The luxurious and sporty Citroën SM launches in 1970, improving on the innovation of the DS. The same year, the GS stands out for the most aerodynamic body. In 1974, the CX's hydropneumatic suspension and futuristic dashboard make the vehicle stand out.
1976-1978 CITROËN LN, LNA AND VISA
In 1976 the CX estate is presented for the first time, followed by the LN. The LN responds to the oil crisis with the smallest engine in the range. In 1978 come the LNA and Visa. These are the first standard cars with Integrated Electronic Ignition.
1980-1987 2CV CHARLESTONE, CITROËN BX AND AX
The limited edition 2CV Charleston comes in 1980. Its two-tone body is very popular and is mass produced. In 1982, the BX causes a stir, a modern hatchback saloon featuring 5 doors and 5 seats. Four years later the AX provides the surprise.
1989-1994 CITROËN XM, ZX AND JUMPER
The XM is a return to premium range with Hydractive suspension. A global first which sees it voted Car of the Year and receive 14 distinctions. In 1991, the ZX has sliding rear seats with adjustable back. In 1994, Citroën launches Jumper with PEUGEOT and Fiat.
1995-1998 CITROËN SAXO, BERLINGO AND XSARA PICASSO
Citroën unveils the Jumpy, a light commercial van. The Citroën Berlingo comes the next year, followed by the Berlingo Multispace and the Saxo. In 1997, for the centenary of the Paris Motor Show, Citroën unveils the Xsara Picasso, a compact MPV.
2000-2004 CITROËN C5 AND C3
In 2000 the Paris Motor Show welcomes the Citroën C5, combining elegance and dynamism. Two years later, the Citroën C3 is released in France. Its curves are reminiscent of the 2 CV. As is its reception!
2005-2008 CITROËN C1, C6, C4 PICASSO AND C-CROSSER
C1 production begins in 2005. The brand presents the C6, packed with technology. The next year, C4 Picasso becomes Citroën’s first compact MPV. The first SUV is launched in 2007, the C-Crosser. 2008 sees the C3 Picasso, notable for its capacity.
2009 CREATIVE TECHNOLOGIE
To mark its founder’s birthday, Citroën unveils its new brand signature: Creative Technologie. The brand also unveils a new 3D logo with rounded chrome chevrons. The word Citroën appears below in red letters.
2010-2012 C-ZERO AND DS LINE
In 2010 Citroën moves into the world of electric with the C-Zero. The first in a long line! The same year the DS line launches with the DS3 the first model. The DS4, a raised 4-door coupé, follows in 2011. There is a preview of the DS5 in Shanghai.
2014-2015 C4 CACTUS AND E-MÉHARI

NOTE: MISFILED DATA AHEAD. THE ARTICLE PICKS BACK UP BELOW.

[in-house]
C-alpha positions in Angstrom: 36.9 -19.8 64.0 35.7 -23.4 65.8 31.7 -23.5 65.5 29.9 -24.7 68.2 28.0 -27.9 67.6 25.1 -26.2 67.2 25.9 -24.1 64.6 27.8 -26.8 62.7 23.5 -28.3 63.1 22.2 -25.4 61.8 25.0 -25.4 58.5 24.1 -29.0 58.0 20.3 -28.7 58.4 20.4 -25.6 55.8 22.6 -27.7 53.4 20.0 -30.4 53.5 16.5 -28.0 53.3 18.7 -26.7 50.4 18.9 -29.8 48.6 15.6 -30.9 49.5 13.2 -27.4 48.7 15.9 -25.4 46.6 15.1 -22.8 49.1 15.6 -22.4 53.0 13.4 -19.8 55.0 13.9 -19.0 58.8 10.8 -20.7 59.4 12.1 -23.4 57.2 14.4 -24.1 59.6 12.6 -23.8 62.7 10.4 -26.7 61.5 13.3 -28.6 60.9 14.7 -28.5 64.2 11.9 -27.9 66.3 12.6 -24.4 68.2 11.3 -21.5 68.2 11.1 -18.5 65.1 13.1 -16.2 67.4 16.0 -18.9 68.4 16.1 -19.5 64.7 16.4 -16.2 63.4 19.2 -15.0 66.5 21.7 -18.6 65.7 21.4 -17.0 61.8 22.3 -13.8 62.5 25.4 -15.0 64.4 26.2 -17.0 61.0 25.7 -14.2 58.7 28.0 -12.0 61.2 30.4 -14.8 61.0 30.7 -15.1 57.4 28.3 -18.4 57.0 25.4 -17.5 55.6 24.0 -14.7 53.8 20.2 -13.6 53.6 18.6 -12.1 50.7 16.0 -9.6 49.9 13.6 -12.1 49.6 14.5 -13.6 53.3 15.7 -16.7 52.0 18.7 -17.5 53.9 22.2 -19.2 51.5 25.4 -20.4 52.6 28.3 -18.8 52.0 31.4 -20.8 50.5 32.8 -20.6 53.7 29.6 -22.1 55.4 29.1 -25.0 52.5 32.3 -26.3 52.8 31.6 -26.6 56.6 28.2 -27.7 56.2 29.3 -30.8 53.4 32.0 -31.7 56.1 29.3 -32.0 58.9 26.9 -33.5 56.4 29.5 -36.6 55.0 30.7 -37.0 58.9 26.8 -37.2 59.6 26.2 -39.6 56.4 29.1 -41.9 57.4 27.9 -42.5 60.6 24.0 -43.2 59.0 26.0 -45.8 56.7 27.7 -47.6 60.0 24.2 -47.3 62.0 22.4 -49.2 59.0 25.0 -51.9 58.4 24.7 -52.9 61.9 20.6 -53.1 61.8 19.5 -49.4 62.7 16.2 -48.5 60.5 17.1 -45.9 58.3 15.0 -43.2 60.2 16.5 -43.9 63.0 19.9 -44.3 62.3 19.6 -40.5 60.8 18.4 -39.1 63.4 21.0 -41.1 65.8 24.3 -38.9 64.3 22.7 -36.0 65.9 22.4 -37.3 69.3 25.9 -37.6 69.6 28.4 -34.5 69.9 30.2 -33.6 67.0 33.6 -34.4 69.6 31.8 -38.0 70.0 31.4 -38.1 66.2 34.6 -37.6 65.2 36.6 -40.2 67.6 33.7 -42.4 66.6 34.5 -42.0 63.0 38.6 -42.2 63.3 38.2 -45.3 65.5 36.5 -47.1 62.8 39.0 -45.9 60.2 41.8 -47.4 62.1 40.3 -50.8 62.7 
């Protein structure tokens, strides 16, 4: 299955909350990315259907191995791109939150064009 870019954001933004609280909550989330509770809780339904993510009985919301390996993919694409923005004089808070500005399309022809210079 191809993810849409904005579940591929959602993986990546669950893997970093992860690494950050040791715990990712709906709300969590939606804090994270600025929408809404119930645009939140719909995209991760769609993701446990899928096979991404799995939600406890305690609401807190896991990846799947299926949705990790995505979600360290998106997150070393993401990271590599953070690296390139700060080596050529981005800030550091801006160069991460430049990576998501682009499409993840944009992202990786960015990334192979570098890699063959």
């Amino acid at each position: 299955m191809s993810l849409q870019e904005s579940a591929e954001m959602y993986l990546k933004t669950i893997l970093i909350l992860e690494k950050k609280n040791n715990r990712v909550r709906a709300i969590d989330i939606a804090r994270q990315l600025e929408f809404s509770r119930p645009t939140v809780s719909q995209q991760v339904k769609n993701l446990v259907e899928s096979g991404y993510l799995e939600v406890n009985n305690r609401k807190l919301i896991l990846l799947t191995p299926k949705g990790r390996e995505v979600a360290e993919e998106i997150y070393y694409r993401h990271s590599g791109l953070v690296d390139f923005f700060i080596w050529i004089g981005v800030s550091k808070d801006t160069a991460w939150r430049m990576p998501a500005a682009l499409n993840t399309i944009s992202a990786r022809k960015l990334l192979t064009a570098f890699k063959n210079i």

In 2014, Citroën releases the C4 Cactus, an alternative to compact saloons combining both usage and aesthetics. At the end of the following year, the E-Méhari, an exciting 100% electric 4-seat convertible, is a modern tribute to the 1968 Méhari.
2017-2019 CITROËN SUVs
In 2017 comes Citroën's first SUV, the C3 Aircross. The C5 Aircross follows, a comfortable vehicle due to Progressive Hydraulic Cushions® and Advanced Comfort Seats. In 2019, the Citroën C5 Aircross SUV Hybrid is the brand's first plug-in hybrid.
The Gathering of the Century, part of Citroën's centenary celebrations, was held at La Ferté-Vidame. This site is iconic for the brand and was the birthplace of the 2CV in 1948. More than 10,000 collectors, 4,200 cars and over 60,000 people attended.
In early 2020, Citroën catches the entire market off guard with the AMI, an unconventional mobility solution. Electric and ultra-compact, it is accessible to all, no licence required and with à la carte and affordable offers.
CITROËN ORIGINS VIRTUAL MUSEUM
Launched in 2016 and accessible in 65 countries, this virtual museum showcases a collection of 83 iconic Citroën models.
It offers a unique immersive experience, both visual and audible, as you discover the brand’s models, in 3D, both interiors and exteriors.
Citroën has built an unparalleled automotive heritage from 1919 up to modern day. This heritage is honoured by the Conservatoire in Aulnay-sous-Bois, a museum that houses one of the world's largest collections of vehicles, more than 400 historic models.
Not forgetting the industrial and commercial archives that trace the history of an iconic brand.